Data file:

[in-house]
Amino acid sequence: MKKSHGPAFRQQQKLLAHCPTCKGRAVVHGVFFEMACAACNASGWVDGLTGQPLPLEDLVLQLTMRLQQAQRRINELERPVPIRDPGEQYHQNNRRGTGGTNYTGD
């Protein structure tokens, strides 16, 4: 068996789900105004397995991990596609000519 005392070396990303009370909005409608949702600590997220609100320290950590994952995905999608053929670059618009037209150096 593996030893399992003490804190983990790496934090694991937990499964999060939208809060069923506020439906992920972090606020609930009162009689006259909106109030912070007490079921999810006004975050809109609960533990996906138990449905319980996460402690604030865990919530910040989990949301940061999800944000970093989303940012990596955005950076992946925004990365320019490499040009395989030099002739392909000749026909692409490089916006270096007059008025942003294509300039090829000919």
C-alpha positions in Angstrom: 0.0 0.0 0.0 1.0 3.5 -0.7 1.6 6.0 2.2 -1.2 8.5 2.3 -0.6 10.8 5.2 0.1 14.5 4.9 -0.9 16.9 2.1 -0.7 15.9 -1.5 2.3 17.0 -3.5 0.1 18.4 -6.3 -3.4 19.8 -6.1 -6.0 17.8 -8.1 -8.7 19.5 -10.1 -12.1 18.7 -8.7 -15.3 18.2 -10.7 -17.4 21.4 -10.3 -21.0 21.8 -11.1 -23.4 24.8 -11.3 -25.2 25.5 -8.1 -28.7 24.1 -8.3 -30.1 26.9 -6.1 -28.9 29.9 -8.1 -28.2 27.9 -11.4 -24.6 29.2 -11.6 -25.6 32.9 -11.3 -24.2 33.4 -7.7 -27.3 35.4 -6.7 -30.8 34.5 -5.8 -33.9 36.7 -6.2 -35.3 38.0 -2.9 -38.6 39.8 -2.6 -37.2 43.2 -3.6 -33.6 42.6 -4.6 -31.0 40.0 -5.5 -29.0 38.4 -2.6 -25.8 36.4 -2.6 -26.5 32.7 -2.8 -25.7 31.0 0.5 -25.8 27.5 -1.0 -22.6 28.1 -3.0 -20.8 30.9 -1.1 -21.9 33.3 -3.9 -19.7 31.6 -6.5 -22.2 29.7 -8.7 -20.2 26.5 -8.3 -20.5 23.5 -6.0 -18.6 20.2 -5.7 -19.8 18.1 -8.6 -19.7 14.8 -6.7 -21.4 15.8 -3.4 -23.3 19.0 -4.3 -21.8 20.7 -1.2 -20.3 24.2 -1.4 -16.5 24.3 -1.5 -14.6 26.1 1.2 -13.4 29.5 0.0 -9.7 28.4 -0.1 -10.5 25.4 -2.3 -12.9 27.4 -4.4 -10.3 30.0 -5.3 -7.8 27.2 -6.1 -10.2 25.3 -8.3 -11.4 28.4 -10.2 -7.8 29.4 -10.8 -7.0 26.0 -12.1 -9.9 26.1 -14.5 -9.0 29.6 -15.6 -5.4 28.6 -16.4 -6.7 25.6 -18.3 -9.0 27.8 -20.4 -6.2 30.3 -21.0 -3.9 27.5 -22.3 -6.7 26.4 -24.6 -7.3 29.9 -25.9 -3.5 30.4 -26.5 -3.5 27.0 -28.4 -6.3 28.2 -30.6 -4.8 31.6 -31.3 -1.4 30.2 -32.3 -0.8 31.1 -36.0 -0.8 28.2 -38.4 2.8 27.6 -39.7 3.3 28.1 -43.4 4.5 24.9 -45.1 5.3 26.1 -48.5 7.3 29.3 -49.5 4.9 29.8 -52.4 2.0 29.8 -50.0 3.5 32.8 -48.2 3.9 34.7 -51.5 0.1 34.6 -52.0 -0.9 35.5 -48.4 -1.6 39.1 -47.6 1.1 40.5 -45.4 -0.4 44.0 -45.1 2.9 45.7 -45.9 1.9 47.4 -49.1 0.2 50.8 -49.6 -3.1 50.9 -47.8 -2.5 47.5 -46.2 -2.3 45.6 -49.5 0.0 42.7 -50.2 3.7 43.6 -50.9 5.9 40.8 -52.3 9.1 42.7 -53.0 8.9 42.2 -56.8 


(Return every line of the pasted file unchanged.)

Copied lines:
[in-house]
Amino acid sequence: MKKSHGPAFRQQQKLLAHCPTCKGRAVVHGVFFEMACAACNASGWVDGLTGQPLPLEDLVLQLTMRLQQAQRRINELERPVPIRDPGEQYHQNNRRGTGGTNYTGD
């Protein structure tokens, strides 16, 4: 068996789900105004397995991990596609000519 005392070396990303009370909005409608949702600590997220609100320290950590994952995905999608053929670059618009037209150096 593996030893399992003490804190983990790496934090694991937990499964999060939208809060069923506020439906992920972090606020609930009162009689006259909106109030912070007490079921999810006004975050809109609960533990996906138990449905319980996460402690604030865990919530910040989990949301940061999800944000970093989303940012990596955005950076992946925004990365320019490499040009395989030099002739392909000749026909692409490089916006270096007059008025942003294509300039090829000919």
C-alpha positions in Angstrom: 0.0 0.0 0.0 1.0 3.5 -0.7 1.6 6.0 2.2 -1.2 8.5 2.3 -0.6 10.8 5.2 0.1 14.5 4.9 -0.9 16.9 2.1 -0.7 15.9 -1.5 2.3 17.0 -3.5 0.1 18.4 -6.3 -3.4 19.8 -6.1 -6.0 17.8 -8.1 -8.7 19.5 -10.1 -12.1 18.7 -8.7 -15.3 18.2 -10.7 -17.4 21.4 -10.3 -21.0 21.8 -11.1 -23.4 24.8 -11.3 -25.2 25.5 -8.1 -28.7 24.1 -8.3 -30.1 26.9 -6.1 -28.9 29.9 -8.1 -28.2 27.9 -11.4 -24.6 29.2 -11.6 -25.6 32.9 -11.3 -24.2 33.4 -7.7 -27.3 35.4 -6.7 -30.8 34.5 -5.8 -33.9 36.7 -6.2 -35.3 38.0 -2.9 -38.6 39.8 -2.6 -37.2 43.2 -3.6 -33.6 42.6 -4.6 -31.0 40.0 -5.5 -29.0 38.4 -2.6 -25.8 36.4 -2.6 -26.5 32.7 -2.8 -25.7 31.0 0.5 -25.8 27.5 -1.0 -22.6 28.1 -3.0 -20.8 30.9 -1.1 -21.9 33.3 -3.9 -19.7 31.6 -6.5 -22.2 29.7 -8.7 -20.2 26.5 -8.3 -20.5 23.5 -6.0 -18.6 20.2 -5.7 -19.8 18.1 -8.6 -19.7 14.8 -6.7 -21.4 15.8 -3.4 -23.3 19.0 -4.3 -21.8 20.7 -1.2 -20.3 24.2 -1.4 -16.5 24.3 -1.5 -14.6 26.1 1.2 -13.4 29.5 0.0 -9.7 28.4 -0.1 -10.5 25.4 -2.3 -12.9 27.4 -4.4 -10.3 30.0 -5.3 -7.8 27.2 -6.1 -10.2 25.3 -8.3 -11.4 28.4 -10.2 -7.8 29.4 -10.8 -7.0 26.0 -12.1 -9.9 26.1 -14.5 -9.0 29.6 -15.6 -5.4 28.6 -16.4 -6.7 25.6 -18.3 -9.0 27.8 -20.4 -6.2 30.3 -21.0 -3.9 27.5 -22.3 -6.7 26.4 -24.6 -7.3 29.9 -25.9 -3.5 30.4 -26.5 -3.5 27.0 -28.4 -6.3 28.2 -30.6 -4.8 31.6 -31.3 -1.4 30.2 -32.3 -0.8 31.1 -36.0 -0.8 28.2 -38.4 2.8 27.6 -39.7 3.3 28.1 -43.4 4.5 24.9 -45.1 5.3 26.1 -48.5 7.3 29.3 -49.5 4.9 29.8 -52.4 2.0 29.8 -50.0 3.5 32.8 -48.2 3.9 34.7 -51.5 0.1 34.6 -52.0 -0.9 35.5 -48.4 -1.6 39.1 -47.6 1.1 40.5 -45.4 -0.4 44.0 -45.1 2.9 45.7 -45.9 1.9 47.4 -49.1 0.2 50.8 -49.6 -3.1 50.9 -47.8 -2.5 47.5 -46.2 -2.3 45.6 -49.5 0.0 42.7 -50.2 3.7 43.6 -50.9 5.9 40.8 -52.3 9.1 42.7 -53.0 8.9 42.2 -56.8 